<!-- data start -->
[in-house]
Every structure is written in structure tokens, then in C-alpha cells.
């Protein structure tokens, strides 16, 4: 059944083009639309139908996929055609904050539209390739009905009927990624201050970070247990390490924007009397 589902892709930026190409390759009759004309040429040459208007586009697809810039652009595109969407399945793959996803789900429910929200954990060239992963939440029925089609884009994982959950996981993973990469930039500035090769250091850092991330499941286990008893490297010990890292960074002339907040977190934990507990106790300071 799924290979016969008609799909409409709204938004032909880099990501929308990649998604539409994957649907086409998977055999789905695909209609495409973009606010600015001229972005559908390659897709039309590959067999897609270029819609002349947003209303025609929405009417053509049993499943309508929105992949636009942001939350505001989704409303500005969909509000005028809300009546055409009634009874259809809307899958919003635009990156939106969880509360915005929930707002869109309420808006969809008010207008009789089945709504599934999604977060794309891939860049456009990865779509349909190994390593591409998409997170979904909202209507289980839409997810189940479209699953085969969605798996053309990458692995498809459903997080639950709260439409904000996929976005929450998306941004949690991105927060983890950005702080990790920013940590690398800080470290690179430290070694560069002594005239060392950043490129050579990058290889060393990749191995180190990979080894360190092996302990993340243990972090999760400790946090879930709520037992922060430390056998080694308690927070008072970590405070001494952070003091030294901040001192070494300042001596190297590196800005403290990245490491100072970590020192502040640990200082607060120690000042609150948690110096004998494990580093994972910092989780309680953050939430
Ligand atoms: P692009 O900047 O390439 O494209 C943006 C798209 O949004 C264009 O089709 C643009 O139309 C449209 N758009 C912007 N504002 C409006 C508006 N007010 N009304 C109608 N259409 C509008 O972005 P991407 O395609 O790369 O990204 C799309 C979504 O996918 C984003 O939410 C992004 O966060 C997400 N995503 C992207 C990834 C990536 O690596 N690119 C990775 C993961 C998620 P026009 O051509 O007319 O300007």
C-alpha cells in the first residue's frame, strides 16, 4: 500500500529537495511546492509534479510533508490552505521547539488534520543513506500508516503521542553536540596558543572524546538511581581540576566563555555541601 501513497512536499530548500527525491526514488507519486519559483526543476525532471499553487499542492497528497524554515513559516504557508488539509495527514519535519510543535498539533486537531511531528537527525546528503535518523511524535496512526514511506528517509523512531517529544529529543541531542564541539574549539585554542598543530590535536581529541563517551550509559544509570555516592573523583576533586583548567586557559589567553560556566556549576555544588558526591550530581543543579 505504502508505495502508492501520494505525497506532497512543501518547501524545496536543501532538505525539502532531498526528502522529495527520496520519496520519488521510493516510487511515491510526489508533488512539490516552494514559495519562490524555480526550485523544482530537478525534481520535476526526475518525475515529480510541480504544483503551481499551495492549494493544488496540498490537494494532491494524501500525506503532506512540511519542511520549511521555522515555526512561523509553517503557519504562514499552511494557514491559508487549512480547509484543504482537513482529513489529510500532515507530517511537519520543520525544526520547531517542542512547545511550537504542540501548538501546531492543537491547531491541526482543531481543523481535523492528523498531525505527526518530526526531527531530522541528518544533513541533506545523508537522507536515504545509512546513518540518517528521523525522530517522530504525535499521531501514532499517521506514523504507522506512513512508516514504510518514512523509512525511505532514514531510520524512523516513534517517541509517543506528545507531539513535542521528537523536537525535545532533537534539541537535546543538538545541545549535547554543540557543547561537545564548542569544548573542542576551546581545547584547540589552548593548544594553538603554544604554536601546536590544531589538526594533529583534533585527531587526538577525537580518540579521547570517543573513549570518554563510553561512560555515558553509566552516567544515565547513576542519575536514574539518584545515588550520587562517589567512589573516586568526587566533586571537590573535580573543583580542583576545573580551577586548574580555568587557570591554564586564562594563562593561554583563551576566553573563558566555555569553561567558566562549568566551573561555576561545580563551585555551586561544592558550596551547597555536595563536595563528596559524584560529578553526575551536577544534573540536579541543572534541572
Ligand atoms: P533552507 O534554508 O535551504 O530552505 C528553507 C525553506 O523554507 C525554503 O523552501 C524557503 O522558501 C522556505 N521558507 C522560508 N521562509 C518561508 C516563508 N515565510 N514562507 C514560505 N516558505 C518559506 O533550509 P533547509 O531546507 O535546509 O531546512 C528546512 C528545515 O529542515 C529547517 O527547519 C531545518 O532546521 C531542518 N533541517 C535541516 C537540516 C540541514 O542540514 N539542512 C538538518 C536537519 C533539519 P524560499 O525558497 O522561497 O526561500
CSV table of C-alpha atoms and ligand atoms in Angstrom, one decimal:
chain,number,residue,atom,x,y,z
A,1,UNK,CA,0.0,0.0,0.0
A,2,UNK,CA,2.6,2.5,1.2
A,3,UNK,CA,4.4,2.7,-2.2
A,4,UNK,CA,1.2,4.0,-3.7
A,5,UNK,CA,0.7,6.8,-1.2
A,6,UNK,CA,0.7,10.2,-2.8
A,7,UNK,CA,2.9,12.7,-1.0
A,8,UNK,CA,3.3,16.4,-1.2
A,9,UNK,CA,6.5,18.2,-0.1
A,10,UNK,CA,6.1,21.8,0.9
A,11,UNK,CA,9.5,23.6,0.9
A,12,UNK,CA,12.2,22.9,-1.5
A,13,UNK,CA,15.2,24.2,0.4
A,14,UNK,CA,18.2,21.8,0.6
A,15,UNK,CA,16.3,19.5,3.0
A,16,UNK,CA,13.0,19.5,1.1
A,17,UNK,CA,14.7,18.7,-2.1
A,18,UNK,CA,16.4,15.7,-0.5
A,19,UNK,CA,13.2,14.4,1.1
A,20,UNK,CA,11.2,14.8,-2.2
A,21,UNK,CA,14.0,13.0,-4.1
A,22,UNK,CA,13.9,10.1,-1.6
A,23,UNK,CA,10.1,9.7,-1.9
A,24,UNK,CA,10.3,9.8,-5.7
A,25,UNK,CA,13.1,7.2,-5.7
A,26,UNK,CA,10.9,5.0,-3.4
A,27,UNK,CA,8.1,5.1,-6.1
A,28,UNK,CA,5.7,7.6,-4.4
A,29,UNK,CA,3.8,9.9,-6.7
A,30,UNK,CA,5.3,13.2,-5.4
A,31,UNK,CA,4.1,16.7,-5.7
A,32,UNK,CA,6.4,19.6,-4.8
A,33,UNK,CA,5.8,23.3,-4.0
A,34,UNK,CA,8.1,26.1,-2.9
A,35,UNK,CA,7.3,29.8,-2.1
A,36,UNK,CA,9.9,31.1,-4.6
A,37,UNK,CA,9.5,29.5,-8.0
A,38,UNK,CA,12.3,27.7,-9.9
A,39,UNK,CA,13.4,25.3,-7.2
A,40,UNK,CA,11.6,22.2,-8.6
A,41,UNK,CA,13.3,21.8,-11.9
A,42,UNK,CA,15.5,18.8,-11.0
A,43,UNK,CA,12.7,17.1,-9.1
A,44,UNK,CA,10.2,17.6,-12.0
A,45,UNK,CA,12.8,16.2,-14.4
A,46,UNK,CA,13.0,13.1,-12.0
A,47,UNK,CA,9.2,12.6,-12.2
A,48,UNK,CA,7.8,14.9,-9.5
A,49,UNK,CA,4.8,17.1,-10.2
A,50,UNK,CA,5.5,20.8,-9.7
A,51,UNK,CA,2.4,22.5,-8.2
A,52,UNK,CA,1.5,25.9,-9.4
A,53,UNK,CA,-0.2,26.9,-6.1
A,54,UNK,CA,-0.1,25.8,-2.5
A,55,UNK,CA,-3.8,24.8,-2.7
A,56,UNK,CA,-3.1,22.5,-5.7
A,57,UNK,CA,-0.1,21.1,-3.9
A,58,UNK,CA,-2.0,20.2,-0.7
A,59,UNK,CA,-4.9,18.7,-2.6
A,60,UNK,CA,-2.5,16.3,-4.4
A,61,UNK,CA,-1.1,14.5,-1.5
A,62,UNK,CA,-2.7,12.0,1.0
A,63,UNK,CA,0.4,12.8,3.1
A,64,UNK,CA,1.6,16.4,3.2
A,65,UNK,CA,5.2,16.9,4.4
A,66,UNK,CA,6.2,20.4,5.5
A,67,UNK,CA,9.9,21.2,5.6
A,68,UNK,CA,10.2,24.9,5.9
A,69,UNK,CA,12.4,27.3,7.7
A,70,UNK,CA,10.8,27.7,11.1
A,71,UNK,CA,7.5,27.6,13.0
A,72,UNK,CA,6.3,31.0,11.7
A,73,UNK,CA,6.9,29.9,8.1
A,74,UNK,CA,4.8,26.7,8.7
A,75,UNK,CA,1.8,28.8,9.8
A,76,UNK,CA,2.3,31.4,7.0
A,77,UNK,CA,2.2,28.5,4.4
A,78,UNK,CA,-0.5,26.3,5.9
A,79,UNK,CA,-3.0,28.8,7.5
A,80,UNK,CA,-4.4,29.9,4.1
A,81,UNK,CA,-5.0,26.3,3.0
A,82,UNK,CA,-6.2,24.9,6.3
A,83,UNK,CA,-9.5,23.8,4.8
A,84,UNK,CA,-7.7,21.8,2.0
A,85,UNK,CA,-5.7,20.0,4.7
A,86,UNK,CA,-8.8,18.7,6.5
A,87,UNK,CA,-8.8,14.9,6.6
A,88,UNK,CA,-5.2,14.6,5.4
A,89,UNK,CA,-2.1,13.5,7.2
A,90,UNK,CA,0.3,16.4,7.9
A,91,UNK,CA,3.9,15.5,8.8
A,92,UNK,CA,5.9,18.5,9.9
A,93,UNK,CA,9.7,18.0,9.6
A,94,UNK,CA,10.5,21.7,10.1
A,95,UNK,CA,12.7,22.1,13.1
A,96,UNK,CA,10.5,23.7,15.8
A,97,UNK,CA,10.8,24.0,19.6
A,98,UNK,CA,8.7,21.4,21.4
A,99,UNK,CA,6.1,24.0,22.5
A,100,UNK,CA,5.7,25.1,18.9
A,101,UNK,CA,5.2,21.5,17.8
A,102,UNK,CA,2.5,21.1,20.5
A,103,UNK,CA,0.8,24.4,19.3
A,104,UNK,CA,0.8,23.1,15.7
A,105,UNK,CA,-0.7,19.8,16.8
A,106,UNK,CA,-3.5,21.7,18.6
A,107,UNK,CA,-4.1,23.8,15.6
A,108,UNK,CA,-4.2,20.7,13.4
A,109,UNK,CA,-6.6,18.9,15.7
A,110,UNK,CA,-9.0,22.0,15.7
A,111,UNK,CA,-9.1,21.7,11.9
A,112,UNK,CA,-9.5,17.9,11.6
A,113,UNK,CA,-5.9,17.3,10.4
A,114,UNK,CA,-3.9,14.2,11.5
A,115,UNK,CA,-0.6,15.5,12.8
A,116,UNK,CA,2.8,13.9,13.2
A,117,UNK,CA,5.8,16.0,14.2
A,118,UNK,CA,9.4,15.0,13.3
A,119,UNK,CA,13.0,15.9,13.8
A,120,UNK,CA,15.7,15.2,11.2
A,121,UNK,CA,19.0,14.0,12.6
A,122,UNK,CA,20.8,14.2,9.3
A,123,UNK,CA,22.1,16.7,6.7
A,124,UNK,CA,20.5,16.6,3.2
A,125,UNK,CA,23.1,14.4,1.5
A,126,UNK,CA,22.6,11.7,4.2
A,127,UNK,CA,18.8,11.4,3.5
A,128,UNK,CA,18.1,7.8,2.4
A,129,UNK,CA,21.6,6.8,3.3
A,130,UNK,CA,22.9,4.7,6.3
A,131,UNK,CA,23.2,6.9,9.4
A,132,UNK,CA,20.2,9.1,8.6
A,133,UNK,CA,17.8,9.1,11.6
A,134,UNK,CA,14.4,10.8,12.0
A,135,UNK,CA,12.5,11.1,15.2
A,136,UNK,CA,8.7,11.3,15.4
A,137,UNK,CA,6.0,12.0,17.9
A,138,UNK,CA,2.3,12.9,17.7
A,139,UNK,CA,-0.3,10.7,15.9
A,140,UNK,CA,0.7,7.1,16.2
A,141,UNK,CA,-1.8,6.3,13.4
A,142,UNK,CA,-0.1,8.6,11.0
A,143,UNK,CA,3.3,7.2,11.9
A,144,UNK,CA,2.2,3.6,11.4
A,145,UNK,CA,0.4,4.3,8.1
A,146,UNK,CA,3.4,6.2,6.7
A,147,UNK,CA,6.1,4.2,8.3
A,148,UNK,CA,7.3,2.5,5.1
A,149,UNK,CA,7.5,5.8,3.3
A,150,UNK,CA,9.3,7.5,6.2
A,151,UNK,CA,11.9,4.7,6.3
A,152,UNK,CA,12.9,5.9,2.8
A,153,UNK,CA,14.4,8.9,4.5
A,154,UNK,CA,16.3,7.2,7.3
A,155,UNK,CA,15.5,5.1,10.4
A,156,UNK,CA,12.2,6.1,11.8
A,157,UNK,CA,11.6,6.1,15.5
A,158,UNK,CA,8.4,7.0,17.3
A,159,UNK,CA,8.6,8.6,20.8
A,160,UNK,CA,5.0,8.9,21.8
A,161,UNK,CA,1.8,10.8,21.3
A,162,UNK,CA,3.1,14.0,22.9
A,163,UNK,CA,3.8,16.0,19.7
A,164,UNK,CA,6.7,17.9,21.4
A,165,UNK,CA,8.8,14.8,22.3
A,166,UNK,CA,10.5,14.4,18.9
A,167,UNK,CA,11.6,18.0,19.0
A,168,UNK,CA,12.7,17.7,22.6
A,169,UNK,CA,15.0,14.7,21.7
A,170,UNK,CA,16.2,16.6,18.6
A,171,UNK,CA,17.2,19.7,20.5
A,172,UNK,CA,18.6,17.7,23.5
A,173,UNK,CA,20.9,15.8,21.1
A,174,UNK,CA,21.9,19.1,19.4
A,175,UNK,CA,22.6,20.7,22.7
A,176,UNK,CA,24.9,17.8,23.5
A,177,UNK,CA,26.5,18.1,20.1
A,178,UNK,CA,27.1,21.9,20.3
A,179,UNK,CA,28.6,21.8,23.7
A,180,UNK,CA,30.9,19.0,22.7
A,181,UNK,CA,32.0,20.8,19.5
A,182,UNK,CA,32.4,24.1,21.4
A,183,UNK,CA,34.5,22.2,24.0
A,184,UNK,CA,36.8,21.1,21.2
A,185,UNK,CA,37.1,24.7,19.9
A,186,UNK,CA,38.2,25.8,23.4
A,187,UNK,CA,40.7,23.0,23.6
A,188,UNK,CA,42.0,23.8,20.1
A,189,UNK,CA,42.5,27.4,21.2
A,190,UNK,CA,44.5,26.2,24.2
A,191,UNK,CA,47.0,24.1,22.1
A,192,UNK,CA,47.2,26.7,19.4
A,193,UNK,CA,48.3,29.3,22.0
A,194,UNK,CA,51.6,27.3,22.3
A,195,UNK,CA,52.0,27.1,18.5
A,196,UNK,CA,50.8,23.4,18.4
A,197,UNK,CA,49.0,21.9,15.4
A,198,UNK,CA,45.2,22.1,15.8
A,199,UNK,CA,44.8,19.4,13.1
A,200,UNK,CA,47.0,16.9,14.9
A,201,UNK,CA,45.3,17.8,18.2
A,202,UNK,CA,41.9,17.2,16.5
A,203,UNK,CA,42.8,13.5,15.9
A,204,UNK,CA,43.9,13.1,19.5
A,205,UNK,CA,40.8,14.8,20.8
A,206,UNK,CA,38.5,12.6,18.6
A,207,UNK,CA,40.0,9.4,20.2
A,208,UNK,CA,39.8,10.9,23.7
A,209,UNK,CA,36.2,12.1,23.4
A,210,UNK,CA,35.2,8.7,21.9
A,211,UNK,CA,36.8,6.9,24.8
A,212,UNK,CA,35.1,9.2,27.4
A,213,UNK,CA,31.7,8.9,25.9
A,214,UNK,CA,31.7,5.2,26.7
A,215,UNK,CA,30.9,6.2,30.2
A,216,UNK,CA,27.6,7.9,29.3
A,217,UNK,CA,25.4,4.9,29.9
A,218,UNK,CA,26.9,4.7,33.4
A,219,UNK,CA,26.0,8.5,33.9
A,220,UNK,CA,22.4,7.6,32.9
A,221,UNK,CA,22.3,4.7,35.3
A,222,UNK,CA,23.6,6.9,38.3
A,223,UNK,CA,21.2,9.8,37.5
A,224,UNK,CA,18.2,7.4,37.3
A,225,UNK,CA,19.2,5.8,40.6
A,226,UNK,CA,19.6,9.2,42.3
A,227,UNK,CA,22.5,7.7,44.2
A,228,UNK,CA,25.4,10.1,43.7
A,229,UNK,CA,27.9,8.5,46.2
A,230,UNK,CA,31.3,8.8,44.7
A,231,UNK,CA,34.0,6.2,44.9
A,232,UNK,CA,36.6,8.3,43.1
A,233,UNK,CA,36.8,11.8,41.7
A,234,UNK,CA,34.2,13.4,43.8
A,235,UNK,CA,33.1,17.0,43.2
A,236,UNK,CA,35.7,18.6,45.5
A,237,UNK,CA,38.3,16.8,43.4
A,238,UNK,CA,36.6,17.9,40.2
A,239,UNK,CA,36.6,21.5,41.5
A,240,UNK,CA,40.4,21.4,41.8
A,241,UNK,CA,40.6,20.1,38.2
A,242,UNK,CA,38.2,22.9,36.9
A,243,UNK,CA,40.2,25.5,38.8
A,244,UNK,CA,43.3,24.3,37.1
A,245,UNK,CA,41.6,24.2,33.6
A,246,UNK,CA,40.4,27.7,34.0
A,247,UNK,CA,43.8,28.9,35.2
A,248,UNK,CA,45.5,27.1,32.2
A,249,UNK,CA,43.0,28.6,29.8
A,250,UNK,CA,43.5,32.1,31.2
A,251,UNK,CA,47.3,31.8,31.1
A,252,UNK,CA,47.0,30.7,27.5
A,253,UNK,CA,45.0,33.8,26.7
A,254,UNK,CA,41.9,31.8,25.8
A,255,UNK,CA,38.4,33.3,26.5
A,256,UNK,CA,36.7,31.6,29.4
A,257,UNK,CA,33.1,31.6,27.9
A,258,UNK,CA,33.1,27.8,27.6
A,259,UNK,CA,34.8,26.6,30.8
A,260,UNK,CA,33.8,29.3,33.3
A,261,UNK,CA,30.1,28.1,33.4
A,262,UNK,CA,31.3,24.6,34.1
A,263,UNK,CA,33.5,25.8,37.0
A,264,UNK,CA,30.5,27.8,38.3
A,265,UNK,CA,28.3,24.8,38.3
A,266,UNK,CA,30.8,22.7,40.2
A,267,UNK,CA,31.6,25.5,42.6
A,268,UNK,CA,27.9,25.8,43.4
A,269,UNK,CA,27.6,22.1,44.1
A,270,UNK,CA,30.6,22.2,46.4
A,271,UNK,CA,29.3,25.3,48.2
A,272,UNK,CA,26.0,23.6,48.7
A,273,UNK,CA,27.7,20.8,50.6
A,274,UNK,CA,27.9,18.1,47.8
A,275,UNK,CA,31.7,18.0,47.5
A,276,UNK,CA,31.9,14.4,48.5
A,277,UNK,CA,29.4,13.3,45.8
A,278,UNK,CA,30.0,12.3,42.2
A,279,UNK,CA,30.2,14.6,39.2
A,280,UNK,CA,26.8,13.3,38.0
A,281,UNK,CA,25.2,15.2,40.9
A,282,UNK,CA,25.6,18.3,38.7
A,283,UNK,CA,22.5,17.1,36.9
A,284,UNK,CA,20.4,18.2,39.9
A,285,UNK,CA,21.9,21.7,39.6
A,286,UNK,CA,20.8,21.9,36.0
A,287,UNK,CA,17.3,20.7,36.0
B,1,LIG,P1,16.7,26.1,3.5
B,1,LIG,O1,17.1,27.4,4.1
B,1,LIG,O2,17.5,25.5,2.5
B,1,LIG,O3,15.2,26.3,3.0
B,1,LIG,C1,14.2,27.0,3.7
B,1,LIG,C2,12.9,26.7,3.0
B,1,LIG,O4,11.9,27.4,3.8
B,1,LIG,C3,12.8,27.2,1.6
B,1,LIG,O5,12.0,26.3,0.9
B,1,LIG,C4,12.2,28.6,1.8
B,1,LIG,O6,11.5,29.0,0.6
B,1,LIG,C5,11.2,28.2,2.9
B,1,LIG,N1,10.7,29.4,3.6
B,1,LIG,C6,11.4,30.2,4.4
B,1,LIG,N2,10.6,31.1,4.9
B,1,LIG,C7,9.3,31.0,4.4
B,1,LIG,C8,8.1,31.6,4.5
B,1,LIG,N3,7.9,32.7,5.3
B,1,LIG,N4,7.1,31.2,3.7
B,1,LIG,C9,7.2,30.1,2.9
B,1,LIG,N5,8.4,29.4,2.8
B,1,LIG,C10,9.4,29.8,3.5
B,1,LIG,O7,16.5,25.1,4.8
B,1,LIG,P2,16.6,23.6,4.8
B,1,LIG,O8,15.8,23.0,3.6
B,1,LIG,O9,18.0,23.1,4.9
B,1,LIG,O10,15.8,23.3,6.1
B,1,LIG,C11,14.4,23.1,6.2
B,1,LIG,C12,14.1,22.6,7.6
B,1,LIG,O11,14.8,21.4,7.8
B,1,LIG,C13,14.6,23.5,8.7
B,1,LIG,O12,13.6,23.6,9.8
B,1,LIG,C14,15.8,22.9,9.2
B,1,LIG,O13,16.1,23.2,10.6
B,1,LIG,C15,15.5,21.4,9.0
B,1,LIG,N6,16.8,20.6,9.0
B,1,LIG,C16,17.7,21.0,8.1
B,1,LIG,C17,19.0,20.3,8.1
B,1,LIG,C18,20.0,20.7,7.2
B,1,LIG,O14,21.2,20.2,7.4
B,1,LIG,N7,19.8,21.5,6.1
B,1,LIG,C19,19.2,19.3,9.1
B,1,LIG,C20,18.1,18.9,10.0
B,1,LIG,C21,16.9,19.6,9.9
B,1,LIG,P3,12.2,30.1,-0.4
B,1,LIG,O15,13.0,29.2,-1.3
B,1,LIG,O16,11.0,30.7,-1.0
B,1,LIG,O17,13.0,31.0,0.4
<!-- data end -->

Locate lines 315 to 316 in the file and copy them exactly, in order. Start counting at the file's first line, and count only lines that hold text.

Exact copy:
B,1,LIG,C9,7.2,30.1,2.9
B,1,LIG,N5,8.4,29.4,2.8